OPINION PIECE By Prime Minister: A vote for Jodie Belyea is a vote for a better future
 
AFIC boycotts NSW Iftar dinner, says it will donate funds for its own dinner to UNRWA instead
 
Julia Finn MP will donate to charities to support the people of Gaza
 
Families of Leppington to benefit as locations of 100 new public preschools revealed
 
The biggest investment in public preschools in NSW history.
 
Former Lord Mayor Paul Barber passing
 
PM Albanese hosts Philippines President, announces new MoU between countries
 
Palestinian Prime Minister Mohammad Shtayyeh submits government's resignation
 
Brian Edmund Brown fronts court after allegedly punching and killing security guard Mousa Al-Zaher
 
Reprisals are not Policy
 
OPINION PIECE By: Prime Minister Anthony Albanese MP
 
Minns Labor government neglects multicultural media
 
US strike kills pro-Iran commander in Baghdad

**
Reacting to the commander's death, Iraq's pro-Iran Al-Nujaba movement in a statement promised a "targeted retaliation", assuring that "these crimes will not go unpunished".



US strike kills pro-Iran commander in Baghdad
February 8, 2024 
AFP
(See translation in Arabic section)
Sydney - Middle East Times Int’l: An American air strike in Iraq on Wednesday killed a senior commander from a pro-Iran armed group who was involved in attacks on Washington's troops in the region, the US military said.
Washington launched a wave of strikes on Iran-linked targets in Iraq and Syria last week following the killing of three American troops in neighbouring Jordan on January 28, and the US Central Command (CENTCOM) said the commander killed Wednesday was targeted "in response to the attacks on US service members".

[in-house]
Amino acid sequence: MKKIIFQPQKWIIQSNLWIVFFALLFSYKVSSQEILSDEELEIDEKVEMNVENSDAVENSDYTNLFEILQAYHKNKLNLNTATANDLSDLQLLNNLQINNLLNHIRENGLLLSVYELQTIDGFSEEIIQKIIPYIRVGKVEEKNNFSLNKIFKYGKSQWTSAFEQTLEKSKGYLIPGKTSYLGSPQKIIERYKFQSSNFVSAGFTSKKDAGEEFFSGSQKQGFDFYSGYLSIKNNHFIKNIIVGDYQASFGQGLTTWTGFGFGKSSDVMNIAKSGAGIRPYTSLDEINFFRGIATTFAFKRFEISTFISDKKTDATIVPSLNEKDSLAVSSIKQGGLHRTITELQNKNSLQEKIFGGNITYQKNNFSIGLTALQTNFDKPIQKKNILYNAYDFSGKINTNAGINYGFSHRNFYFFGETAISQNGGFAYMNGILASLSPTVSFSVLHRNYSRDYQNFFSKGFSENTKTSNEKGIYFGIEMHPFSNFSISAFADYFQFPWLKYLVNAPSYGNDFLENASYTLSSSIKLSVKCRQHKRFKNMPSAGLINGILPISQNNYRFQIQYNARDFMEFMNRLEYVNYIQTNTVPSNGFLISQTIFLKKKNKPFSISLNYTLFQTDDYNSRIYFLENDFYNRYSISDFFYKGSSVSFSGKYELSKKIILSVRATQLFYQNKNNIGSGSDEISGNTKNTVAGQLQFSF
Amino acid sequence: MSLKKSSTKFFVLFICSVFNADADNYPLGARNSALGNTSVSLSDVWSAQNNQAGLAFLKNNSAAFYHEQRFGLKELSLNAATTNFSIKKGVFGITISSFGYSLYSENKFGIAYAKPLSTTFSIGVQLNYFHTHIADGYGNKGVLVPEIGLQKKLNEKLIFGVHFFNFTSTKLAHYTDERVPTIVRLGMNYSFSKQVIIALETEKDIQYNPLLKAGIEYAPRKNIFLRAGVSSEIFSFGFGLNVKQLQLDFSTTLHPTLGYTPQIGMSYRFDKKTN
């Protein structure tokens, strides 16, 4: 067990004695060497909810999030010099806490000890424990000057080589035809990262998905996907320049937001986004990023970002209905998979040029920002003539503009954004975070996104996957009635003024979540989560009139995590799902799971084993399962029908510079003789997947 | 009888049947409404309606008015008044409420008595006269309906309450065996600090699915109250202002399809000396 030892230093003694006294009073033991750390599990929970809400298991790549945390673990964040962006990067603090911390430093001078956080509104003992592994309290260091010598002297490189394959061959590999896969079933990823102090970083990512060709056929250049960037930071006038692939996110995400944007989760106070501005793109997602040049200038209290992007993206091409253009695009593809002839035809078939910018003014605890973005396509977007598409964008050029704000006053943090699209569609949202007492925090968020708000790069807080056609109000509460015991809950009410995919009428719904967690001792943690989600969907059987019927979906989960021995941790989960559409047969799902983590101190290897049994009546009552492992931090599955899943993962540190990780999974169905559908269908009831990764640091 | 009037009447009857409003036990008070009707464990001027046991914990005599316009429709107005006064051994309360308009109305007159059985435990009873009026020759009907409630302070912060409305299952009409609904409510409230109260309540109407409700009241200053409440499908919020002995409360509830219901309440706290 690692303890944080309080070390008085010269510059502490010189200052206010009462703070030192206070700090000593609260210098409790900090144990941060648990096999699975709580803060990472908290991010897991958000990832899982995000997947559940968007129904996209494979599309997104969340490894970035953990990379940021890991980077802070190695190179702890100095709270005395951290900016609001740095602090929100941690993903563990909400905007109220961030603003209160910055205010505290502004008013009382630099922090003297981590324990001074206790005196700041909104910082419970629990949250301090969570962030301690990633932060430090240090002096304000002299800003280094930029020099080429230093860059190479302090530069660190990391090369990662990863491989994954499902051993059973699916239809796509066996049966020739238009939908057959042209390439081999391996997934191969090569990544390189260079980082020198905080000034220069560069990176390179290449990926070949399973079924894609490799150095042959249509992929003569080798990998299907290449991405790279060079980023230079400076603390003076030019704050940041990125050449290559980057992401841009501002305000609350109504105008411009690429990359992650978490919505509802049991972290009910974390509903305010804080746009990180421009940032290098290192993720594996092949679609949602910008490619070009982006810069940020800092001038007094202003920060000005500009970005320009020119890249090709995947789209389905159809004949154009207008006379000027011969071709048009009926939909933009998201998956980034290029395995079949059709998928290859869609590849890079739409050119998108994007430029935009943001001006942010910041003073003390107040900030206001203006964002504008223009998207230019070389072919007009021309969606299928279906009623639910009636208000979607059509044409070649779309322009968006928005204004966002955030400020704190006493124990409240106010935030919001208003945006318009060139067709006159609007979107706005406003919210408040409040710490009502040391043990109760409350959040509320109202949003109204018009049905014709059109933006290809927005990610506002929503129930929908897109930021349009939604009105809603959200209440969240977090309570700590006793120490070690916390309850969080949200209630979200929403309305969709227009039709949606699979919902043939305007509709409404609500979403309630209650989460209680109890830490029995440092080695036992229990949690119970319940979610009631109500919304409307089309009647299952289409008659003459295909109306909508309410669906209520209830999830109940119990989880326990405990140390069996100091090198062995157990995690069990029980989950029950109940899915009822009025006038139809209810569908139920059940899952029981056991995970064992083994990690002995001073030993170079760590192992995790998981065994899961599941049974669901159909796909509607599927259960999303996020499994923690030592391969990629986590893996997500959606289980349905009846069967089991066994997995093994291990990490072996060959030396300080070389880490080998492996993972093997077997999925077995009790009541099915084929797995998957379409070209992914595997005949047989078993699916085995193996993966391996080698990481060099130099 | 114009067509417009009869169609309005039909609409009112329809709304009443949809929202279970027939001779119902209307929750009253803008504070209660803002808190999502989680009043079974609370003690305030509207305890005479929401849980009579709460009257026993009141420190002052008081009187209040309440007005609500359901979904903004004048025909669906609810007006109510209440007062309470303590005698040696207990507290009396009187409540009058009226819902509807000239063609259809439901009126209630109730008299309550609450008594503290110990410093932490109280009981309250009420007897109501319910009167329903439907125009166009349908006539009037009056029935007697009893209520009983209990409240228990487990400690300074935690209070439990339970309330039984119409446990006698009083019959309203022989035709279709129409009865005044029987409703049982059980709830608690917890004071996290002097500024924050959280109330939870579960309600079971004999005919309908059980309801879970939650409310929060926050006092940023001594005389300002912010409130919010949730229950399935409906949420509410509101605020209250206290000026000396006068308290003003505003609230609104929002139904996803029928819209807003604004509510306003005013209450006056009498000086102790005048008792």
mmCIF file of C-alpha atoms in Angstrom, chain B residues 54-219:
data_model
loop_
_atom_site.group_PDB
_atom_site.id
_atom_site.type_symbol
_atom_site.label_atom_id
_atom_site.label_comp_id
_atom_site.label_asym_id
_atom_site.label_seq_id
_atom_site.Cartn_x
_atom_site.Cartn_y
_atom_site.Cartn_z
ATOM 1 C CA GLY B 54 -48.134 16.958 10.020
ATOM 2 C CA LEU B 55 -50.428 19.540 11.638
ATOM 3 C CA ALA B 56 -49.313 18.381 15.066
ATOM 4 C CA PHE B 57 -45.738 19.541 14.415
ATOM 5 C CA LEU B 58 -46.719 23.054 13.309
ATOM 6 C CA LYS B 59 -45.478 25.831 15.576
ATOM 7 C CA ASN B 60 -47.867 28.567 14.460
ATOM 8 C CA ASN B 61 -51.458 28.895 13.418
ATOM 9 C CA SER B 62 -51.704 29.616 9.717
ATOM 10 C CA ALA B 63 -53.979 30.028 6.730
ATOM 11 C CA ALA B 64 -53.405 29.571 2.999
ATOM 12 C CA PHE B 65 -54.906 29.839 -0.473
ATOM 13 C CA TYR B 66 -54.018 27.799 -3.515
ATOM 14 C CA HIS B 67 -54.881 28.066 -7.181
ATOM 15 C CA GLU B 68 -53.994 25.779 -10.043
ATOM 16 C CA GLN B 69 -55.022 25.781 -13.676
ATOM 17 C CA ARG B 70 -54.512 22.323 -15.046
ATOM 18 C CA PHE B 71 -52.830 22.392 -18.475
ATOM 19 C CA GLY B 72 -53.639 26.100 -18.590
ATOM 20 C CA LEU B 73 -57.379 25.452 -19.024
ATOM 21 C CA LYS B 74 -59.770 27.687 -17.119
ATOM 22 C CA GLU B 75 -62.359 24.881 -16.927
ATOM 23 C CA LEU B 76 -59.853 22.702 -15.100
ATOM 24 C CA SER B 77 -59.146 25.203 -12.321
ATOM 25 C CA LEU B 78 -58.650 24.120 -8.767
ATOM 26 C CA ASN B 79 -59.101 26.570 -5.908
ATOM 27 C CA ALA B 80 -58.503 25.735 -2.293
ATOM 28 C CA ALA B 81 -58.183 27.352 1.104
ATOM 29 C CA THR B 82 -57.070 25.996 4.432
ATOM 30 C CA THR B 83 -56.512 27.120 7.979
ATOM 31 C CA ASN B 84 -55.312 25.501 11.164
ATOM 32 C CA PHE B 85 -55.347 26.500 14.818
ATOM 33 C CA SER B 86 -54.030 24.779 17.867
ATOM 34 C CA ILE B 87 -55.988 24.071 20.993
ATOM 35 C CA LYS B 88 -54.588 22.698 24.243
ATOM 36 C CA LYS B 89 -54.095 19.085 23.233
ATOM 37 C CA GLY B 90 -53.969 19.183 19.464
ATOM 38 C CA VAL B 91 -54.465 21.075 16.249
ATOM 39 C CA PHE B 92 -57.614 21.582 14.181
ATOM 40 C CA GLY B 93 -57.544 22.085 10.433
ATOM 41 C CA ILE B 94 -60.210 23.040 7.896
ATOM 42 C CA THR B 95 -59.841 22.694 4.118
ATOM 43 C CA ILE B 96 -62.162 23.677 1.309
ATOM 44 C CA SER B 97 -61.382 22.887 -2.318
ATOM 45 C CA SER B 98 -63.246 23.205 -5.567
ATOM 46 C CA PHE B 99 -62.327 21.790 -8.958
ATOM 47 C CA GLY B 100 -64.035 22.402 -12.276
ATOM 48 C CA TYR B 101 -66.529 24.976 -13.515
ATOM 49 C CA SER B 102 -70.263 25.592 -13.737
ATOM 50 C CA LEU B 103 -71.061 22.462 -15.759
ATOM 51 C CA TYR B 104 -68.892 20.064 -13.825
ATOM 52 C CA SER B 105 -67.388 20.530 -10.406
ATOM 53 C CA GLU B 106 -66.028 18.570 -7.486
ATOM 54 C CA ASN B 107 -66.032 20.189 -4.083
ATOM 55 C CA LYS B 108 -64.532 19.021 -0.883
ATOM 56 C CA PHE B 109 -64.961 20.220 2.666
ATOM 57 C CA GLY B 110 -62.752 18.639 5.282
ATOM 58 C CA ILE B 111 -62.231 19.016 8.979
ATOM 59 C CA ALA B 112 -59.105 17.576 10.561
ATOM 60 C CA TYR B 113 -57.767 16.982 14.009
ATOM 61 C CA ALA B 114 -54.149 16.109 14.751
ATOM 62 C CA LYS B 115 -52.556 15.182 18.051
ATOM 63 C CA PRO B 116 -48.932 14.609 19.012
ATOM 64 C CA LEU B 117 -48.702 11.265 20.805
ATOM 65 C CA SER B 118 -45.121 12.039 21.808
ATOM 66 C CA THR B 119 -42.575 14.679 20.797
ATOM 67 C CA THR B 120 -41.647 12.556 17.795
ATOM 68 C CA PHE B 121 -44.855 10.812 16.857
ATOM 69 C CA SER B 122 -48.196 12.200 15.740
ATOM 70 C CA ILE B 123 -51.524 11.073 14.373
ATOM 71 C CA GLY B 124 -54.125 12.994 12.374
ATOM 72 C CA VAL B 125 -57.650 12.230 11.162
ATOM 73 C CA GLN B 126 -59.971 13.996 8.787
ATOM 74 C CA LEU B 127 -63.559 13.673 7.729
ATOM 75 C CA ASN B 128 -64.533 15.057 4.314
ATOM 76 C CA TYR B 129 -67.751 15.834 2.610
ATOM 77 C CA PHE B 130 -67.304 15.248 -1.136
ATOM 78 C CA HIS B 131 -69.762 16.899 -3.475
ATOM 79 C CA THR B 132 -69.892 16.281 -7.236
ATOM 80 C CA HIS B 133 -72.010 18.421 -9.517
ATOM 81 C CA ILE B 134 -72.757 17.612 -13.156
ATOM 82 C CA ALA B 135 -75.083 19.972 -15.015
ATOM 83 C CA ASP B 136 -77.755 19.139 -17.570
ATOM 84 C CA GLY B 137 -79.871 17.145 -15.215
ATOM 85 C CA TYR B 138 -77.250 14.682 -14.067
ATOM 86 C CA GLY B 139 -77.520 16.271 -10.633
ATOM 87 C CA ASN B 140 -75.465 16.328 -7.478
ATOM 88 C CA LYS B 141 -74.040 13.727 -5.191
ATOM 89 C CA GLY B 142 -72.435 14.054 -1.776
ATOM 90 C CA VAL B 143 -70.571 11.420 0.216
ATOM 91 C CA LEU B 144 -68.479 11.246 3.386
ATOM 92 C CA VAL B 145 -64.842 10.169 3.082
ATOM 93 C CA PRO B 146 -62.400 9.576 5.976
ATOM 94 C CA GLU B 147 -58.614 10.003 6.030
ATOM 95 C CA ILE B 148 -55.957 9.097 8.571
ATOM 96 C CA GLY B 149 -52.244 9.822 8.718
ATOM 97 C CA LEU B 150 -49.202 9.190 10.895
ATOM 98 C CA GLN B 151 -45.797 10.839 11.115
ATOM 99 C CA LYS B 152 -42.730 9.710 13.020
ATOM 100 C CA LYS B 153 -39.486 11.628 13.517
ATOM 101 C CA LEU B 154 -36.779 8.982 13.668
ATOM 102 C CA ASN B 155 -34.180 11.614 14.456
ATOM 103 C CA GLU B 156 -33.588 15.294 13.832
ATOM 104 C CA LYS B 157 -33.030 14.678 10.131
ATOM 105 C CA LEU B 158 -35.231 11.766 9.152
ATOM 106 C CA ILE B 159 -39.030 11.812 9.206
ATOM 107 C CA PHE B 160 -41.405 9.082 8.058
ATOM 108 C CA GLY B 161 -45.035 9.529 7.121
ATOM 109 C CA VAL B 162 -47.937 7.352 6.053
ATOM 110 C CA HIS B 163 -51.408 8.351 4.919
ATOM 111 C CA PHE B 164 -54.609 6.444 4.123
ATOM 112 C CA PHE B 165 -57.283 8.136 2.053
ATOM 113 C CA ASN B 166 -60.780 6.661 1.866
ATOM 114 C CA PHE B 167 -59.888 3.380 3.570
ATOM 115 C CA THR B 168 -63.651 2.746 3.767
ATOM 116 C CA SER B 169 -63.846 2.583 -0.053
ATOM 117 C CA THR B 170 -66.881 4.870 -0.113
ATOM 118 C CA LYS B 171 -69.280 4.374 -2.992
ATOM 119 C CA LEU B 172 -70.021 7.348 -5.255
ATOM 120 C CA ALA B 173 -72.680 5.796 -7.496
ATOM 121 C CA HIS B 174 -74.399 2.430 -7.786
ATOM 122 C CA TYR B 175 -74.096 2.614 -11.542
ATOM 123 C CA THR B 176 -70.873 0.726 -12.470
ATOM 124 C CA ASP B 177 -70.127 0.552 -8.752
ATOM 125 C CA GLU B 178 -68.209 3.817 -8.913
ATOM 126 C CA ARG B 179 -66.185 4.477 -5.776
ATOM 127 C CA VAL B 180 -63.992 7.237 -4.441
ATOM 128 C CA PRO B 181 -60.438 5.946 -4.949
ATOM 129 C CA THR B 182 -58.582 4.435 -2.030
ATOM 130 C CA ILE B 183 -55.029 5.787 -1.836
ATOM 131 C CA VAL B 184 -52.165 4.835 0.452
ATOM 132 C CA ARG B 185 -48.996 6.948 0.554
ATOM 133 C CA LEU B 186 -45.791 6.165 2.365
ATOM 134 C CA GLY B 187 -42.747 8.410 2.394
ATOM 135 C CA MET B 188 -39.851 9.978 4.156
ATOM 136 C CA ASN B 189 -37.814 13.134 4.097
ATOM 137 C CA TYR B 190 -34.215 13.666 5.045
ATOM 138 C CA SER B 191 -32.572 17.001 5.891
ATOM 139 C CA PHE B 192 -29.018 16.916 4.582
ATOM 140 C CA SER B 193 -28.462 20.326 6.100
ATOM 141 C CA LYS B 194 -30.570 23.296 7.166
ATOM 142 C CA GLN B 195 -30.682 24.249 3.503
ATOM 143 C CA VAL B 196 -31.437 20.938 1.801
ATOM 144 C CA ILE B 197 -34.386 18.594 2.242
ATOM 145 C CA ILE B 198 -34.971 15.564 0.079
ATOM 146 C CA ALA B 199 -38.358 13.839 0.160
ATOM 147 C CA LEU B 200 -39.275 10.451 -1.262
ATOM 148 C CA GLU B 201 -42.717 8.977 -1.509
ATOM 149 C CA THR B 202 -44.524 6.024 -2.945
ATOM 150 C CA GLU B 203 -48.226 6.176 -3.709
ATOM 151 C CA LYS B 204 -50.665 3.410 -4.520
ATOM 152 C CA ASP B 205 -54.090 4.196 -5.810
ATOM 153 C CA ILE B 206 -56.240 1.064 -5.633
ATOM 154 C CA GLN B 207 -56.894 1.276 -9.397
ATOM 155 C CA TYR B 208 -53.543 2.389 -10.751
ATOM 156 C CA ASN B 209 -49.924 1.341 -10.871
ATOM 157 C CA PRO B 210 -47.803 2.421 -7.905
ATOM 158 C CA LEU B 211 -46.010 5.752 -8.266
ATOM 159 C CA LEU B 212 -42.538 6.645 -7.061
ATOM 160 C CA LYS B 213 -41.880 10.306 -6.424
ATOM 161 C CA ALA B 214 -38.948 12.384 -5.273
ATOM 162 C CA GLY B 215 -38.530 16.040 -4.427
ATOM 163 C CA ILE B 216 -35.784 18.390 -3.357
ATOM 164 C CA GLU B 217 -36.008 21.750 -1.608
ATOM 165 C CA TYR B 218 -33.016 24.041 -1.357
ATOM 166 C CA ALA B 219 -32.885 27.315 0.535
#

The strike killed "a Kataeb Hezbollah commander responsible for directly planning and participating in attacks on US forces in the region," according to CENTCOM, which said there are "no indications of collateral damage or civilian casualties at this time".
"The United States will continue to take necessary action to protect our people. We will not hesitate to hold responsible all those who threaten our forces' safety," it added.
A member of Kataeb Hezbollah -- which announced it was suspending violence against US forces after the deadly Jordan attack -- confirmed a commander who was responsible for the "military file" in Syria had been killed, identifying him as Abu Baqr al-Saadi.
The Hashed al-Shaabi, a coalition of mainly pro-Iran paramilitaries now integrated into Iraq's regular security forces, also confirmed Saadi's death in a statement.
An interior ministry official said a total of three people -- two Kataeb Hezbollah leaders and their driver -- died in the strike, which was carried out by a drone in the east Baghdad neighbourhood of Machtal.
- 'Playing with fire' -
An AFP photographer said security forces deployed in the neighbourhood, barring access to it after the attack.
Later in the evening the remains of a car were removed from the area.
Reacting to the commander's death, Iraq's pro-Iran Al-Nujaba movement in a statement promised a "targeted retaliation", assuring that "these crimes will not go unpunished".
The group added that American "violations" will not cease without "a firm official position from the Iraqi government". 
Hamas also condemned a "violation of Iraq's sovereignty and security", according to a statement.
US and allied troops have been attacked more than 165 times in the Middle East since mid-October in a campaign waged by Iran-backed armed groups angered by US support for Israel in the war in Gaza.
The United States considers Kataeb Hezbollah -- which Washington says may have been involved in the Jordan attack -- a terrorist group.
The Hashed al-Shaabi has said that 16 of its fighters were killed and 36 people wounded in the US strikes on Friday, which Washington said hit 85 targets at seven different sites in Iraq Syria.
"Targeting the Hashed al-Shaabi is playing with fire," the group's leader Faleh al-Fayyad warned on Sunday.
The Syrian Observatory for Human Rights war monitor said at least 29 pro-Iran fighters were killed in Syria.
The United States and Iraq opened talks on the future of the US-led troop presence in January, following a request by the Iraqi prime minister for a timetable for their withdrawal.
Washington has some 900 troops in Syria and 2,500 in Iraq as part of an international coalition against the Islamic State group.
Its troops in Iraq are deployed at the invitation of Baghdad, but those in Syria are located in areas outside Syrian government control.

 














Copyright 2007 mideast-times.com